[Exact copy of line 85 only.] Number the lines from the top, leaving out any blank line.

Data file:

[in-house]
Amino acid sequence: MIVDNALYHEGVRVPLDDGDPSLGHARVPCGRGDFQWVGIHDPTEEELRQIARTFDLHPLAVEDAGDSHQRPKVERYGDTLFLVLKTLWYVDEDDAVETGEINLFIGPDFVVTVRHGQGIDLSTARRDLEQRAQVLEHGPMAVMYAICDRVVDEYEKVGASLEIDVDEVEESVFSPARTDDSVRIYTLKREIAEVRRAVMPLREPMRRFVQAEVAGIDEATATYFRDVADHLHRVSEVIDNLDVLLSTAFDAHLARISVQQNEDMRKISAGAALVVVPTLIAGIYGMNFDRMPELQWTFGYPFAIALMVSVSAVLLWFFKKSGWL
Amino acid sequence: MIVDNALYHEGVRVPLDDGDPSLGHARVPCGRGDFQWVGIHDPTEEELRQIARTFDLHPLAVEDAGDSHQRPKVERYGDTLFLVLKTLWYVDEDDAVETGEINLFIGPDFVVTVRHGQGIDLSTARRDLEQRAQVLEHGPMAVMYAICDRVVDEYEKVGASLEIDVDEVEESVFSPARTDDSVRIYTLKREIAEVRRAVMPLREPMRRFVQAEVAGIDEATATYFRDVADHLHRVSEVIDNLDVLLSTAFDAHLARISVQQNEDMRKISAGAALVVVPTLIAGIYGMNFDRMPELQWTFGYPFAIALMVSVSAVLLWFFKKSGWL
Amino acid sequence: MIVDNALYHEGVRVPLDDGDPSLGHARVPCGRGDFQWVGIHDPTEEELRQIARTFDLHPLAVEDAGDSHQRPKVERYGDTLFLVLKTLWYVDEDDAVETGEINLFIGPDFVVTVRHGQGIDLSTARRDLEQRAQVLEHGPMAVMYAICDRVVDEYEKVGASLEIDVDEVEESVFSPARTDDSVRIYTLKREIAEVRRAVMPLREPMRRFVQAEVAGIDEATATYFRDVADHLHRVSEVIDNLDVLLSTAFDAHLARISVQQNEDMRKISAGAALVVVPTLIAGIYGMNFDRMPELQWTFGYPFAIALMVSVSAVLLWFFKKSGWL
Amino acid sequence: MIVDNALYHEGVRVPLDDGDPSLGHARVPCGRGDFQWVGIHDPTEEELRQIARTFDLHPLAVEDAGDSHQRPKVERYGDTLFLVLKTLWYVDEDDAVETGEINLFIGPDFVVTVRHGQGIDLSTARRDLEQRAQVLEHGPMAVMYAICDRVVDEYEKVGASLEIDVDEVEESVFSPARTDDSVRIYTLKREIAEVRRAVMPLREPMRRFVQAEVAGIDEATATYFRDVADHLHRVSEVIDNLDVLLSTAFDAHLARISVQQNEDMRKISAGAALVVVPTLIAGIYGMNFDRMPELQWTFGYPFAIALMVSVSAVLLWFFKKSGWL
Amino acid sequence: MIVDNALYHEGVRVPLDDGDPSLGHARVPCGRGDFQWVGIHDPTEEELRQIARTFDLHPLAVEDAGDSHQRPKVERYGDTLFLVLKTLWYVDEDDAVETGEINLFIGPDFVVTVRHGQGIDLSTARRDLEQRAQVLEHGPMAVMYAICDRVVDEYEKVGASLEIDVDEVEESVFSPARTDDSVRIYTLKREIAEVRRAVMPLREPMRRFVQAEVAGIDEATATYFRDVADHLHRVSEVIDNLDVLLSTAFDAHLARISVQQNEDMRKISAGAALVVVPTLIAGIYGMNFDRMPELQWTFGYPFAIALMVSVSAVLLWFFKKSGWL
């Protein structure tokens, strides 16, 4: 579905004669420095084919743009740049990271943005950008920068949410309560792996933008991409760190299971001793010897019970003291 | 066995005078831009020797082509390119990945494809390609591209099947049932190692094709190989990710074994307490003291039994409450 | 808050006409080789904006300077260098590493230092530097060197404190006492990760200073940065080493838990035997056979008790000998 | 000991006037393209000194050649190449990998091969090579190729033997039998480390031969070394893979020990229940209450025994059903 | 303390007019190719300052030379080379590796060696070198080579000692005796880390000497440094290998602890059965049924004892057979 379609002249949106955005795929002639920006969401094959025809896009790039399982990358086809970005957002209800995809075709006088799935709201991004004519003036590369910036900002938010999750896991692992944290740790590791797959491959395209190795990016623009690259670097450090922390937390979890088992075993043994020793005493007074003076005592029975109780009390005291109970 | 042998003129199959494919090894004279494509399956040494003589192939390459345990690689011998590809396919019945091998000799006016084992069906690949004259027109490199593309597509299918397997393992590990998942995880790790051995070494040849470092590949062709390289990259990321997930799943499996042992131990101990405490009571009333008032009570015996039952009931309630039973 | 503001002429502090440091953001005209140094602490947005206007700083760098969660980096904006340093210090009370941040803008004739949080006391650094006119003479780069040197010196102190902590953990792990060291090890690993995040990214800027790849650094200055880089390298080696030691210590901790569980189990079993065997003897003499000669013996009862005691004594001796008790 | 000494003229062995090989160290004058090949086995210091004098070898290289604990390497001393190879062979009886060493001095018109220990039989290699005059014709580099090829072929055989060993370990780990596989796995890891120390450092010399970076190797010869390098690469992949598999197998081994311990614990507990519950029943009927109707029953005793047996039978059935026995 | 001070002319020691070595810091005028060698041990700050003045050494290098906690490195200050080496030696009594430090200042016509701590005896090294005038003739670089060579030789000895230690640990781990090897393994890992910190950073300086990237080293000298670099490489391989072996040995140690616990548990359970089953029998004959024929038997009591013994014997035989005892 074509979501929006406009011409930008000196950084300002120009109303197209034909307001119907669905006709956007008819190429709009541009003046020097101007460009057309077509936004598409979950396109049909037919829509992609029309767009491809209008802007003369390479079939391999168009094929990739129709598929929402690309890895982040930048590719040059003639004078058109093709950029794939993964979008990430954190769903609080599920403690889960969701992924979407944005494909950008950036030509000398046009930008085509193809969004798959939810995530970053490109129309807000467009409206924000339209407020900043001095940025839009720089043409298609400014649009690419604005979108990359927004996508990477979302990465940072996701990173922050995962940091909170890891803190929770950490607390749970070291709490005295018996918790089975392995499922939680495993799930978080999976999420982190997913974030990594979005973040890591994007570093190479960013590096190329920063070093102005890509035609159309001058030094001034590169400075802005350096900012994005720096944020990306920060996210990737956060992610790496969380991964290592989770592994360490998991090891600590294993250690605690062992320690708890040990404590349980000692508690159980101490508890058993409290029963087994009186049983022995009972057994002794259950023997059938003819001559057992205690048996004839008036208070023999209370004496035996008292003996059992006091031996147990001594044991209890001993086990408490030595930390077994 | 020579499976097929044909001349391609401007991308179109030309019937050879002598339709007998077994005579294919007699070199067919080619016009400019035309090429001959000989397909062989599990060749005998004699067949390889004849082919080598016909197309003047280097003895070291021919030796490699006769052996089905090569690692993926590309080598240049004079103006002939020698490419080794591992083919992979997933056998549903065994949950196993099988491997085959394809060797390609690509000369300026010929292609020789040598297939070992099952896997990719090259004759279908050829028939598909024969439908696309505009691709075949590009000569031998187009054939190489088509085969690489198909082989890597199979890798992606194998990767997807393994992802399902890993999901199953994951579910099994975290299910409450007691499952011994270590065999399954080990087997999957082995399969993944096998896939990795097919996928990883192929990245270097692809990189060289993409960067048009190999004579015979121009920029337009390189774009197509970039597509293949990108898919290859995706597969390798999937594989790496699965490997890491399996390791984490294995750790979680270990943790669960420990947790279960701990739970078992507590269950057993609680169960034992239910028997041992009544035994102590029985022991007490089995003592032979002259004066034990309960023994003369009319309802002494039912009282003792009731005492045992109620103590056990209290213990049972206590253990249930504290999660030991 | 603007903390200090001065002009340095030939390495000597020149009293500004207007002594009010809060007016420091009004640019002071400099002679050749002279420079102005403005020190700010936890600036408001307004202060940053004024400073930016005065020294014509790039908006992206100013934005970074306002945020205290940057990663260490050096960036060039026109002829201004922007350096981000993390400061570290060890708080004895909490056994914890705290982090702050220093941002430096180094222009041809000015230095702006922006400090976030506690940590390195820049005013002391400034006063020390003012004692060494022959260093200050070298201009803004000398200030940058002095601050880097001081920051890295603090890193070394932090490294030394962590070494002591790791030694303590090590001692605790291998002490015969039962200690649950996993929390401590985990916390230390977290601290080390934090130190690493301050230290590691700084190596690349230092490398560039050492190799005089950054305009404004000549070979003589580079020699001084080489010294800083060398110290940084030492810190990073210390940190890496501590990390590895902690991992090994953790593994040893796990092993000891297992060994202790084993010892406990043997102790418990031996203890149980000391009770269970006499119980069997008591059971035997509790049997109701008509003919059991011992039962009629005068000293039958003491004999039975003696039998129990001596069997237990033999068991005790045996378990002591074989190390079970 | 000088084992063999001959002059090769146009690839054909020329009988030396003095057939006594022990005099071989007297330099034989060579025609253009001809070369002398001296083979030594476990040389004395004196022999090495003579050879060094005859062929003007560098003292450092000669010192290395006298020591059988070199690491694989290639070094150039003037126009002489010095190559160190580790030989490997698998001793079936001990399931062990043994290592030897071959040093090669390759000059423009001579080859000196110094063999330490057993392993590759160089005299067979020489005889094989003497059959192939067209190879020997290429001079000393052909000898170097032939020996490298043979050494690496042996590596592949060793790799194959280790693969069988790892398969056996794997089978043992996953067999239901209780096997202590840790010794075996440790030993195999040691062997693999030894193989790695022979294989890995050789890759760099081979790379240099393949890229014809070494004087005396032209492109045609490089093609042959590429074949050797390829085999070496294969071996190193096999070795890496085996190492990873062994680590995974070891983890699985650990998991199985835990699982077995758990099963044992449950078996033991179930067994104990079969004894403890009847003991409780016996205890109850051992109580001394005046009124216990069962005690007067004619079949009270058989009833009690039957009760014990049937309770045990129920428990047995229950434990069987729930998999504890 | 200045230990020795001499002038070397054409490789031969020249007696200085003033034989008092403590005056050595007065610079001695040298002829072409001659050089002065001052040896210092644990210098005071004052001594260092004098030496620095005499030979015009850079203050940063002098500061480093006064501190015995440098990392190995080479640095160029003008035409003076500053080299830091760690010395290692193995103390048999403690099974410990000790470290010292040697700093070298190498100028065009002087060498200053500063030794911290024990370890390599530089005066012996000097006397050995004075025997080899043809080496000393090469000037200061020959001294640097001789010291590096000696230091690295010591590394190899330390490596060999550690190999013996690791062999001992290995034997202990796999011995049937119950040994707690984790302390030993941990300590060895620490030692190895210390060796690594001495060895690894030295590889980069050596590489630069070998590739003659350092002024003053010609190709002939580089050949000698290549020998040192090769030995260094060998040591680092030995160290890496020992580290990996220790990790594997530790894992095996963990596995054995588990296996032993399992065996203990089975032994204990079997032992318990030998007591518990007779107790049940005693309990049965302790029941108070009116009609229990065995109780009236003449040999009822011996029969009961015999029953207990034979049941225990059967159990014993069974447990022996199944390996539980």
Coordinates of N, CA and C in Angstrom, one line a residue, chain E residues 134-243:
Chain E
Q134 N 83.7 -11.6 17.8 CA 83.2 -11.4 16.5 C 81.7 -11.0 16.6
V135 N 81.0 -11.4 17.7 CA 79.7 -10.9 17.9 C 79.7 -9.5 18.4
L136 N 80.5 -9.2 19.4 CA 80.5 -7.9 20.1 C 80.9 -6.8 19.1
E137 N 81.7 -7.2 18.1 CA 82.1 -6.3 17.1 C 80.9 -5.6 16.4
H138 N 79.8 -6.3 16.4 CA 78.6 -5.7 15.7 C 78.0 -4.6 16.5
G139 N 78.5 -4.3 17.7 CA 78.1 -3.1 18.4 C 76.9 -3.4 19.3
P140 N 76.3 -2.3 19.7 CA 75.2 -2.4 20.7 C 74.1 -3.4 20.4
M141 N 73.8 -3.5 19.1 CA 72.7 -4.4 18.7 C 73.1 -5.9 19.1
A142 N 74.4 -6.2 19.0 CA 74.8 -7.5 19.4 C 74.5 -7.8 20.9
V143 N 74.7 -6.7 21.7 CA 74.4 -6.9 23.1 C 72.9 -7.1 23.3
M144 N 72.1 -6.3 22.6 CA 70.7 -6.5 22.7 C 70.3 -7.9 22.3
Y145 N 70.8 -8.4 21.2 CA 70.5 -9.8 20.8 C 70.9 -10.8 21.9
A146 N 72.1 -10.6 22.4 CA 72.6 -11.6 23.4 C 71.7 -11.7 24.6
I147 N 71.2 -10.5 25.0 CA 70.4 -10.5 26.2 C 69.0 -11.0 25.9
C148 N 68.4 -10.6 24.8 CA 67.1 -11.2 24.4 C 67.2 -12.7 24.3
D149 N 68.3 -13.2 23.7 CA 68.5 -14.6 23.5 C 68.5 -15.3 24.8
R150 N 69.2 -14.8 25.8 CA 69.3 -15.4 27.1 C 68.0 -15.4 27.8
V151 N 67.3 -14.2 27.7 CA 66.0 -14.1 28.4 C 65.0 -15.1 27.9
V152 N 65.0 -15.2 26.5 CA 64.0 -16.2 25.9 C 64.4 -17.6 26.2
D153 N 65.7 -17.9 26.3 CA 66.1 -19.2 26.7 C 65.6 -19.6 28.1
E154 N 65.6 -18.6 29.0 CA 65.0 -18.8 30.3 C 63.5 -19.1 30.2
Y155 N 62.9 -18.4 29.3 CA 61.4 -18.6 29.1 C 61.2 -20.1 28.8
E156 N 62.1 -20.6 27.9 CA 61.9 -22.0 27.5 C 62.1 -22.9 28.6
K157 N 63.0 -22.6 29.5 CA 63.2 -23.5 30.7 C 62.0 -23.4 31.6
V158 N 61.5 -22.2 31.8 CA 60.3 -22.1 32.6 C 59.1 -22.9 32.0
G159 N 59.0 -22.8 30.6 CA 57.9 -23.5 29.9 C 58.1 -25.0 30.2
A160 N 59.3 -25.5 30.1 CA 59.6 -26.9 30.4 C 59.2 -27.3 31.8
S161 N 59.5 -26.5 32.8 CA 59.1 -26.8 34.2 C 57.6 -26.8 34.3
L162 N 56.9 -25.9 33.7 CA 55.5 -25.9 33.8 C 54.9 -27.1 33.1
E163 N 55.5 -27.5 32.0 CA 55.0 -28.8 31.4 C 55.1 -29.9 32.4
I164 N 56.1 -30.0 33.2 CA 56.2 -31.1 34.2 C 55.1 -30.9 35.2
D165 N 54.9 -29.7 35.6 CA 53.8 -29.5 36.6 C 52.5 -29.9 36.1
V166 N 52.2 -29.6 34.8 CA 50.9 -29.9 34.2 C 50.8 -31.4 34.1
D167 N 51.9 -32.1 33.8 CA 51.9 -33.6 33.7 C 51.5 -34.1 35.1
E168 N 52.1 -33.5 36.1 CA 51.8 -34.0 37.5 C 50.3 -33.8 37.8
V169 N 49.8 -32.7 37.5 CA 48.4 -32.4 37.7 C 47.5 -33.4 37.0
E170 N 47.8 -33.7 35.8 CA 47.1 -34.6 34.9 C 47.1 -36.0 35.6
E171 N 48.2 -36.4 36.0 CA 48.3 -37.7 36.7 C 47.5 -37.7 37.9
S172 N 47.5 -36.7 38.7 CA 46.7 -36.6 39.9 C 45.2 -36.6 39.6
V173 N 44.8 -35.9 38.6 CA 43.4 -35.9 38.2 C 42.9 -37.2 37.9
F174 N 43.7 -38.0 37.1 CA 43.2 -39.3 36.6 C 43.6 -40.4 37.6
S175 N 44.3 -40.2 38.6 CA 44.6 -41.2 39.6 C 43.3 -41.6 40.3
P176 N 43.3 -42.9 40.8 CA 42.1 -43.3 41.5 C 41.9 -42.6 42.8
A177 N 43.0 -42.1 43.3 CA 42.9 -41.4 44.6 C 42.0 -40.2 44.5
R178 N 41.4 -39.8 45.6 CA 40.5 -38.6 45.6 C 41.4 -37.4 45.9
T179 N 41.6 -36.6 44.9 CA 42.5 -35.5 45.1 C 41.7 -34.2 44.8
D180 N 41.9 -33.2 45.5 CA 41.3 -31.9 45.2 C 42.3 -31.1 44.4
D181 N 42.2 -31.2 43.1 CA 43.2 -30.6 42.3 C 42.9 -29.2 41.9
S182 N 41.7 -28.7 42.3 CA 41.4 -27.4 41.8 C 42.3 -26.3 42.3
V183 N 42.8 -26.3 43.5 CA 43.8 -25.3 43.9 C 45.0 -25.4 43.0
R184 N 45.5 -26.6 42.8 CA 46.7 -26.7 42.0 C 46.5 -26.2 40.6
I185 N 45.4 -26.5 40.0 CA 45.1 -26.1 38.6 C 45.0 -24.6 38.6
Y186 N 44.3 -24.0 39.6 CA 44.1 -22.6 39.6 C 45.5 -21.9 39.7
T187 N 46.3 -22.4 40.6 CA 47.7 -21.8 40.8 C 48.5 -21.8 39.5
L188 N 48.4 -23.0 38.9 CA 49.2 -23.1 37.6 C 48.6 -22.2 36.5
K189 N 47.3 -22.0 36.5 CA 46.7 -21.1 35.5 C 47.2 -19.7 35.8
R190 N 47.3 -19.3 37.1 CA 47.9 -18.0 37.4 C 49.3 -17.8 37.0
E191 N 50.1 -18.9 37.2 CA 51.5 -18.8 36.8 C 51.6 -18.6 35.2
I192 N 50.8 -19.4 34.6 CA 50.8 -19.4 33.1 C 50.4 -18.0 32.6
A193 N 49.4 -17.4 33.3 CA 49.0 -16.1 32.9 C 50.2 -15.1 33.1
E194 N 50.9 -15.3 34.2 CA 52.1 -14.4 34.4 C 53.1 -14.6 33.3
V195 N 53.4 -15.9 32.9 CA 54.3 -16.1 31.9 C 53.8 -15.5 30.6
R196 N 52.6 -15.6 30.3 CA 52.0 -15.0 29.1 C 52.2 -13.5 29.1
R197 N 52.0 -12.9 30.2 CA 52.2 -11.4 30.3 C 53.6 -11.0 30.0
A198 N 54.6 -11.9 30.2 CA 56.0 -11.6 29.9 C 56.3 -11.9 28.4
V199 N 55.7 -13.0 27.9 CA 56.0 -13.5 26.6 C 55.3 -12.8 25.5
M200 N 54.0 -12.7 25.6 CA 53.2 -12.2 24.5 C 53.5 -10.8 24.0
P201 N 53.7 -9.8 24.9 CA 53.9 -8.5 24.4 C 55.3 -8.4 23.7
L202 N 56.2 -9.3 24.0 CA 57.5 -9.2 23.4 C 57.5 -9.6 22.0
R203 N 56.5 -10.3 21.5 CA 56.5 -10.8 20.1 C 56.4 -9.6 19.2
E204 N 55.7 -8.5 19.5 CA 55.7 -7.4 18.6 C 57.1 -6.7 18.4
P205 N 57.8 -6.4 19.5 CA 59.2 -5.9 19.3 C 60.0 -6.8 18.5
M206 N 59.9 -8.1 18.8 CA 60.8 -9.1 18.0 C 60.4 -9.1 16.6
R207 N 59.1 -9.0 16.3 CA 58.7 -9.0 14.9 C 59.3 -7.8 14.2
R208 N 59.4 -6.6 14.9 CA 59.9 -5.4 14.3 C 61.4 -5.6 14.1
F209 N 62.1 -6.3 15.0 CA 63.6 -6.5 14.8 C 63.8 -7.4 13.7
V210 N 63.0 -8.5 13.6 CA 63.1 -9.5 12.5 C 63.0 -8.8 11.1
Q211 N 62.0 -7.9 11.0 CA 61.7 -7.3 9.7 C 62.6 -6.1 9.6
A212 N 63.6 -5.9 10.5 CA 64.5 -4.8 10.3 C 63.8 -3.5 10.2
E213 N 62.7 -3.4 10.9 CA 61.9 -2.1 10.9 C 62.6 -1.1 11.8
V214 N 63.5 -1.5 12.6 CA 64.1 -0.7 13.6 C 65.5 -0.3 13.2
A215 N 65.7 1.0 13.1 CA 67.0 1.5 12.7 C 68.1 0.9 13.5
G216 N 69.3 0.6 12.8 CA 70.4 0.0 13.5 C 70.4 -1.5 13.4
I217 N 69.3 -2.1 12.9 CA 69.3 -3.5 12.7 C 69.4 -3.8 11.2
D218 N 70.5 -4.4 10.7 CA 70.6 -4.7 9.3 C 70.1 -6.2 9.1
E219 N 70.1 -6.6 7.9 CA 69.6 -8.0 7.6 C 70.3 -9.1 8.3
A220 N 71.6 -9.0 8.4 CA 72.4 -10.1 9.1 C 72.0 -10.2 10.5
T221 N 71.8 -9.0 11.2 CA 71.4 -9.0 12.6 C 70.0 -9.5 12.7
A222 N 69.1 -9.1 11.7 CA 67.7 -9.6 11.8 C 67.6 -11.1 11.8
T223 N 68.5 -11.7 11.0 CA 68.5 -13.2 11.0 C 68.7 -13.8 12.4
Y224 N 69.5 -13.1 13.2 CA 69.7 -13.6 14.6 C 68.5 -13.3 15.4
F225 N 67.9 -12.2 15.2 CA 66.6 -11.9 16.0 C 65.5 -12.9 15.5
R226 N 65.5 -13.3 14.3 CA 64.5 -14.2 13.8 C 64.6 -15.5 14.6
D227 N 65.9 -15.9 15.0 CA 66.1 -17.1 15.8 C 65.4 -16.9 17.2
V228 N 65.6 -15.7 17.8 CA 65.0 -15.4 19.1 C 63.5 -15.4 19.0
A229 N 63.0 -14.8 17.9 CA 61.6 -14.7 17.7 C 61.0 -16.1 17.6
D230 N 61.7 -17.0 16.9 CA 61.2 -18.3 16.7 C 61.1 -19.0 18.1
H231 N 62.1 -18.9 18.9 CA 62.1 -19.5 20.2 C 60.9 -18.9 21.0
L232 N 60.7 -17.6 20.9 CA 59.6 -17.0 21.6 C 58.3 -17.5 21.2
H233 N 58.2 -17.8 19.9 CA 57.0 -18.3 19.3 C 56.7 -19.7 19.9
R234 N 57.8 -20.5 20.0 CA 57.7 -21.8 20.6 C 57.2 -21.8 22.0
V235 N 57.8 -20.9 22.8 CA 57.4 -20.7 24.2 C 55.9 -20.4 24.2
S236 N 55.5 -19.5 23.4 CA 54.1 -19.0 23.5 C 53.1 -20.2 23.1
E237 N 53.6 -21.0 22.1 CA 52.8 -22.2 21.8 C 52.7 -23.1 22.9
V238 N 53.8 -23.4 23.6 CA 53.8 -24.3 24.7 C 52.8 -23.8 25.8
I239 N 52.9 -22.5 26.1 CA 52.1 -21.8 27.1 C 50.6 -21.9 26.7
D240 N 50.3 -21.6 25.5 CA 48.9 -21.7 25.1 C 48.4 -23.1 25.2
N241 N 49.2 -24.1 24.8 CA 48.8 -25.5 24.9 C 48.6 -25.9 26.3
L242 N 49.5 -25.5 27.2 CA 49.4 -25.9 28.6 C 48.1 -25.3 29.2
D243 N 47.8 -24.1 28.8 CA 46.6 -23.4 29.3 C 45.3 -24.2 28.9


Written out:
F209 N 62.1 -6.3 15.0 CA 63.6 -6.5 14.8 C 63.8 -7.4 13.7